The U.S. Supreme Court heard oral arguments Nov. 9 in a tribal lawsuit against the federal government for reimbursement of contract support costs, a case that has earned widespread attention in Indian country and from contractors that do business with the government.
Tribes contend the government owes them millions of dollars in contract support costs the government has never reimbursed, causing the tribes to divert money from the basic health services Congress intended to fund. The government argues that its obligation to provide contract support costs is not ultimately binding because tribal self-determination contracts are unique, or at least not the same as other contracts.
Tribes join suit
Amicus or ''friend of the court'' briefs in support of the Cherokee Nation and Duck Valley Shoshone-Paiute Tribes have been filed not only by several tribal organizations, as might have been anticipated, but also by the U.S. Chamber of Commerce, the National Defense Industrial Association, and the Aerospace Industries Association.
The Cherokee and Shoshone-Paiute seek reimbursement for the cost of administering federal health programs, in fiscal years 1996 and 1997, under self-determination contracts with the federal government. In the Indian Self-Determination and Education Assistance Act of 1975, Congress has directed the Department of Health and Human Services to pay for the contract support costs of tribes, ''subject to the availability of appropriations.'' But the tribes were denied this funding in those years, the department contends, because lack of available funds in its appropriation from Congress meant other tribal programs would have suffered if the Cherokee and Shoshone-Paiute had been reimbursed for the full cost of administering their contract services.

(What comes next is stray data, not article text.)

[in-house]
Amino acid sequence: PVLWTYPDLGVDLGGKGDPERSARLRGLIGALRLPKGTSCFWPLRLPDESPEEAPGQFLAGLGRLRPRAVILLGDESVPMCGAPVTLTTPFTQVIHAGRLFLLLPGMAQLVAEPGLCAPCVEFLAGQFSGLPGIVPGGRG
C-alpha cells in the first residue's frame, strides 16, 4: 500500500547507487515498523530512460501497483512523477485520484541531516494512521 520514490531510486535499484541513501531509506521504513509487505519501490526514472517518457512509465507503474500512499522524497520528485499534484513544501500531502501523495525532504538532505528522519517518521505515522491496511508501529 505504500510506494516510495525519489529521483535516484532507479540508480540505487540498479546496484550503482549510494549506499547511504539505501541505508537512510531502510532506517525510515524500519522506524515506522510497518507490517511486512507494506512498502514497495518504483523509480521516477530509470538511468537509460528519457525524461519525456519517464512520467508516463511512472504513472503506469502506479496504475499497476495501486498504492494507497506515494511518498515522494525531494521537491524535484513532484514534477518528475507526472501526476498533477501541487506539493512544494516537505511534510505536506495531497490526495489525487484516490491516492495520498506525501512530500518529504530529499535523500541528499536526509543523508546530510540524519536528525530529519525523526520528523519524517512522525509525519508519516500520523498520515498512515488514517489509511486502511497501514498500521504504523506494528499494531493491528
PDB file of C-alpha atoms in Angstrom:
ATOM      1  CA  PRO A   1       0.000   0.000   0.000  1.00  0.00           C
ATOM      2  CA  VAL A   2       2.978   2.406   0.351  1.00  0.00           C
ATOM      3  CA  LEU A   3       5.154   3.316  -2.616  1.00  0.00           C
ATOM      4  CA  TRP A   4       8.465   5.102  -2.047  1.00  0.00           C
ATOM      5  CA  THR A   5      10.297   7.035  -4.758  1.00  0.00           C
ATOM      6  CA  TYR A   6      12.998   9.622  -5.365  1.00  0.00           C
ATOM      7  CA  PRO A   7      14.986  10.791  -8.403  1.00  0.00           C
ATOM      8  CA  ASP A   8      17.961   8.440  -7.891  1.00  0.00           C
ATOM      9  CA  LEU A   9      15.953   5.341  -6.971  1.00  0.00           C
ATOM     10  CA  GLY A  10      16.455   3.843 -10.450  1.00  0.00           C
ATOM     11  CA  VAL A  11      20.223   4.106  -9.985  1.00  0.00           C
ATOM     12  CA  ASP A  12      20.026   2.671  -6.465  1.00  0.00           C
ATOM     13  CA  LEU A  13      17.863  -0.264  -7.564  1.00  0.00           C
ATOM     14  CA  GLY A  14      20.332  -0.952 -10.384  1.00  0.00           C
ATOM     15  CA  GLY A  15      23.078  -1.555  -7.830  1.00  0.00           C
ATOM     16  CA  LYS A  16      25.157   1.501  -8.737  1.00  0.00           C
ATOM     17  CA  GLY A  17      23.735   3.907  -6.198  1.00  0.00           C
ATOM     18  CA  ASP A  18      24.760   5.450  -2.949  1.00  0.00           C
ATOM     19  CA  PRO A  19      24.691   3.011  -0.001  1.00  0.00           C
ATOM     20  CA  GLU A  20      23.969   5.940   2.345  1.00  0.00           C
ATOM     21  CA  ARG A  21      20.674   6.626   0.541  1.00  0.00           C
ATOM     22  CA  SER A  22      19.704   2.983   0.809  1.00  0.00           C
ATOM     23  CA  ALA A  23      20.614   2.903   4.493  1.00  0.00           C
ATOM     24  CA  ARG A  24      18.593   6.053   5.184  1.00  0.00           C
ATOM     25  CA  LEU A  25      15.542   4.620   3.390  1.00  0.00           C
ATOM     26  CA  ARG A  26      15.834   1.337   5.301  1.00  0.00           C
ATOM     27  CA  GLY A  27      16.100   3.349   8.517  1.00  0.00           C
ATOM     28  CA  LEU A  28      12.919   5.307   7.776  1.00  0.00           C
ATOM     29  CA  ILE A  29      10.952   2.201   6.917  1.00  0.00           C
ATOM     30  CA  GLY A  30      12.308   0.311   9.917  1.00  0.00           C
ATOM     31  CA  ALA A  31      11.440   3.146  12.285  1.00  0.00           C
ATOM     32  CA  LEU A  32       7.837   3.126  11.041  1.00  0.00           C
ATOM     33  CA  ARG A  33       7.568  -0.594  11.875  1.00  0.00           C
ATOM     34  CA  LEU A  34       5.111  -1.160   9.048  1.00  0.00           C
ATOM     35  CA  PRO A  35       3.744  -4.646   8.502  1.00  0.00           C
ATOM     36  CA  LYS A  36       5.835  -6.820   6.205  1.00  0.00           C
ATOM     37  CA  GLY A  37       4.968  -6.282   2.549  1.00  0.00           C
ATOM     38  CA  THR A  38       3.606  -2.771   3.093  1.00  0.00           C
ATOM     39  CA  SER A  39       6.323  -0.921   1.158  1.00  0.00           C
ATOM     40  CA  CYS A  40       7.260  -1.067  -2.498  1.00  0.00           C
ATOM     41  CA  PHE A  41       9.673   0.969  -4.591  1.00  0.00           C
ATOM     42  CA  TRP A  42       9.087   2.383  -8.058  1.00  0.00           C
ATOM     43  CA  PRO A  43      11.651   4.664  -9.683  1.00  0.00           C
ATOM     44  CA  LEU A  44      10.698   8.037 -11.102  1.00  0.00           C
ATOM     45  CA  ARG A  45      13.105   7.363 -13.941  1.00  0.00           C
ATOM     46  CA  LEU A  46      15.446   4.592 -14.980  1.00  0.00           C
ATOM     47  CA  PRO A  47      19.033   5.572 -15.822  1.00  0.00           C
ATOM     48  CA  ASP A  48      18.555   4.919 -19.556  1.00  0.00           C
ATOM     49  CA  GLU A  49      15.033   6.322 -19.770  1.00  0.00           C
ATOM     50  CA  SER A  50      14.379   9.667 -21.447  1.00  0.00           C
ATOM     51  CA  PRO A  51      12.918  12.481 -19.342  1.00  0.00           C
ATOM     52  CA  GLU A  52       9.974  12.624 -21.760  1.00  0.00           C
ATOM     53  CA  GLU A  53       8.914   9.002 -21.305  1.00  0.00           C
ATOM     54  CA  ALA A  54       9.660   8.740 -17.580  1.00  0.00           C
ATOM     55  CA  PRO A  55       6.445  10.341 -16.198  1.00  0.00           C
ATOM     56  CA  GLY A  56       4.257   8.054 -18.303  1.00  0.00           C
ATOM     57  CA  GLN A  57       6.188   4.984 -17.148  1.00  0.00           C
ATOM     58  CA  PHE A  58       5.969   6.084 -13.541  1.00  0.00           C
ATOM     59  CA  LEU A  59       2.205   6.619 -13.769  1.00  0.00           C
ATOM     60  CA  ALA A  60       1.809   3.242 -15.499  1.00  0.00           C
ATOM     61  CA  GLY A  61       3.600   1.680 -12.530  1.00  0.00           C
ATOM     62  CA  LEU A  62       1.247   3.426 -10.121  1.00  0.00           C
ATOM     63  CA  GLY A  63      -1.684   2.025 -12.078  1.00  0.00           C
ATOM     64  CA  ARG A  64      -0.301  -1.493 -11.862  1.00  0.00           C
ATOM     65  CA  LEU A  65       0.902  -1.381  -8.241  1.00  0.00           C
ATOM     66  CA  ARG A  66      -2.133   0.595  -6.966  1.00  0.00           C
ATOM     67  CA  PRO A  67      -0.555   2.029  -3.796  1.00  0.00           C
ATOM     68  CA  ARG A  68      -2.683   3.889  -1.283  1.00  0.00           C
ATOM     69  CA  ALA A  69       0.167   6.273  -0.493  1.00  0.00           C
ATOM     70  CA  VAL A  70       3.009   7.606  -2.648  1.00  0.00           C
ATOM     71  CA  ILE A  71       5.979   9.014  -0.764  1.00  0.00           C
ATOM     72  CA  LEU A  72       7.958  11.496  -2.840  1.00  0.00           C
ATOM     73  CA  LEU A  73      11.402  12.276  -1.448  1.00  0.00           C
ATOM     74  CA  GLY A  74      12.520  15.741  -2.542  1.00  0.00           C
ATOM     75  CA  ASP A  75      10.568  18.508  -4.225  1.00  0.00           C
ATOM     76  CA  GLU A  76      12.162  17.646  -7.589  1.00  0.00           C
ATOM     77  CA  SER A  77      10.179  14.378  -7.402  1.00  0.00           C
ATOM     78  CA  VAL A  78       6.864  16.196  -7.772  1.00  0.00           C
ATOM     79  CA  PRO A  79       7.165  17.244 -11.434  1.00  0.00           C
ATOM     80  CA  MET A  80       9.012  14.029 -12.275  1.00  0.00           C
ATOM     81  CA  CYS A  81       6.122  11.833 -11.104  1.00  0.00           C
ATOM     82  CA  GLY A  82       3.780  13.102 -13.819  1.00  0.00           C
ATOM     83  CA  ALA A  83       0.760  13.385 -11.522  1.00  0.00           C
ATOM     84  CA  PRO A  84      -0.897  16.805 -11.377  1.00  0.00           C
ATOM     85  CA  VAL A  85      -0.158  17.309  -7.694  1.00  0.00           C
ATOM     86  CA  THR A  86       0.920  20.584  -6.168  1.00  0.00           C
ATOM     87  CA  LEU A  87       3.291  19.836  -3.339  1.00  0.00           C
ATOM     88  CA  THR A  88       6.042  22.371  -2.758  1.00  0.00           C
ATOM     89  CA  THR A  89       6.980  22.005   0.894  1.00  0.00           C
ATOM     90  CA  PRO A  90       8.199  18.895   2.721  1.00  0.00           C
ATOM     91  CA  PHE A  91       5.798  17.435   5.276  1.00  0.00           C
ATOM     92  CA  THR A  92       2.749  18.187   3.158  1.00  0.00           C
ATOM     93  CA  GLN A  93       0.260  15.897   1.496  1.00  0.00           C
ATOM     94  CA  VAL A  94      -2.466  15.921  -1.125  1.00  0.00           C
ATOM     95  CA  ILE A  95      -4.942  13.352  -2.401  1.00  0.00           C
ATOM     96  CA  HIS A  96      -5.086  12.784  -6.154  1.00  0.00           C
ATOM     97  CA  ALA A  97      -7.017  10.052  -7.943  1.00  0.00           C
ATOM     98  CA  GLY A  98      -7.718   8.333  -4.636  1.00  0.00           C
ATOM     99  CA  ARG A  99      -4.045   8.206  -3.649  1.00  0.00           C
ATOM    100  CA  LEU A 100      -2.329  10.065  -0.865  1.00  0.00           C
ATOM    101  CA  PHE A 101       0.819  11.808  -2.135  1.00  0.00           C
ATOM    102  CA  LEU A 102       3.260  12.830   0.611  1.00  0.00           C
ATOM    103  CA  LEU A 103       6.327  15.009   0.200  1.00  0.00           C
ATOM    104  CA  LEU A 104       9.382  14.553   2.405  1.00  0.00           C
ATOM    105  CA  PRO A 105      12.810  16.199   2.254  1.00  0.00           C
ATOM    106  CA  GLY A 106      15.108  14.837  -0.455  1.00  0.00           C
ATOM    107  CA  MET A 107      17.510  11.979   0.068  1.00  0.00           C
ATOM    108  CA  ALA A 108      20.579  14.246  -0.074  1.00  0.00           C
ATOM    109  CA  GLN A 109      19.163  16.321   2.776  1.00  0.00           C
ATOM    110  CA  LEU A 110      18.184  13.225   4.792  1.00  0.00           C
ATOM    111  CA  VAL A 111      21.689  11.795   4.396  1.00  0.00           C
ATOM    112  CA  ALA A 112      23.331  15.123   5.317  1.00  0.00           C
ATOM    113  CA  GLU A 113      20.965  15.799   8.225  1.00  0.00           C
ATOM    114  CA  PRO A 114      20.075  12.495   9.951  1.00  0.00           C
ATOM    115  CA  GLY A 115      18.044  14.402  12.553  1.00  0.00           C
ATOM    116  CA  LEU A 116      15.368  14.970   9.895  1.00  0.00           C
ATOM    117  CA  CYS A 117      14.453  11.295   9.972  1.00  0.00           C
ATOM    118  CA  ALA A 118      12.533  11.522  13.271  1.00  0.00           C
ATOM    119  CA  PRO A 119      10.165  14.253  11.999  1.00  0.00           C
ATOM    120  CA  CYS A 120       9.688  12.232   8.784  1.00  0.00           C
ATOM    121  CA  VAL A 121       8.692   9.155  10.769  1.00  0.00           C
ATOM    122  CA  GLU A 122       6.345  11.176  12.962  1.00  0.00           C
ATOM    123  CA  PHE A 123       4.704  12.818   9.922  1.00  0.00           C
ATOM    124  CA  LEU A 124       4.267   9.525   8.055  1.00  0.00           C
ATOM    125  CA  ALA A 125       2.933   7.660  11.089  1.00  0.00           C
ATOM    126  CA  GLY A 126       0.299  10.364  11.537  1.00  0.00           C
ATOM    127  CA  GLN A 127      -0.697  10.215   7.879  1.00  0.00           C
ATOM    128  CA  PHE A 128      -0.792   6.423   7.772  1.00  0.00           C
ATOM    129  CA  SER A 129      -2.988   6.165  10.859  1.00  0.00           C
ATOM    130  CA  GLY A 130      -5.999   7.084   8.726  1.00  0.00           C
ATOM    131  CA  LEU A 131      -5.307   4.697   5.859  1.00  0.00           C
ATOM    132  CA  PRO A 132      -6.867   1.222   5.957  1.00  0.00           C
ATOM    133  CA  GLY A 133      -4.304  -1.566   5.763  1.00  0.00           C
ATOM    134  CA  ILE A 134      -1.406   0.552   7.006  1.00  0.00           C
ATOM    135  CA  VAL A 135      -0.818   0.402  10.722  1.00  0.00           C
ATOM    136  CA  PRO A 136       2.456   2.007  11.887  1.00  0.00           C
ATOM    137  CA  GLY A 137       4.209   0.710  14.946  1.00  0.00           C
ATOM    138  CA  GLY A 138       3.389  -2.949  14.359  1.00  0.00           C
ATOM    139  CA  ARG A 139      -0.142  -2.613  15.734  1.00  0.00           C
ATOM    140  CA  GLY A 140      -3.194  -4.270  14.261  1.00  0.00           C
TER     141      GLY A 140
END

Attorneys for the tribe, led by Lloyd B. Miller, argue the funding was available within the department at large and should have been paid to the tribes once DHHS agreed to reprogram other funding for that purpose, even if that meant returning to Congress for additional appropriations. Lack of contract support funding meant tribes had to divert funding from the direct service provision intended by Congress. That violated contractual obligations because no statutory limit had been placed on contract support costs, and the department had many methods in place for reprogramming appropriated funds to make good on the obligation.
The department's government attorneys, led by Sri Srinivasan with the Justice Department, have argued that tribal government self-determination contracts are unique, unlike federal contracts with non-tribal contractors, and that the underlying inter-governmental agreements include language to the effect that funding levels are subject to both available appropriations - and to reductions, if full contract support funding for some tribes would come at the expense of other tribes in a limited budget.
A court-issued preview summarized the significance of the case: ''... Indian tribal contractors ... want to know whether their governmental nature somehow makes their contracts with the United States less enforceable than federal contracts with non-tribal contractors. Similarly, non-tribal contractors are concerned that the Supreme Court's resolution of the matter could announce a sudden shift ... that allows [federal government] agencies to avoid their contractual obligations by taking after-the-fact discretionary steps to make appropriations 'unavailable' ... especially for contractors who perform their obligations under cost reimbursement contracts.''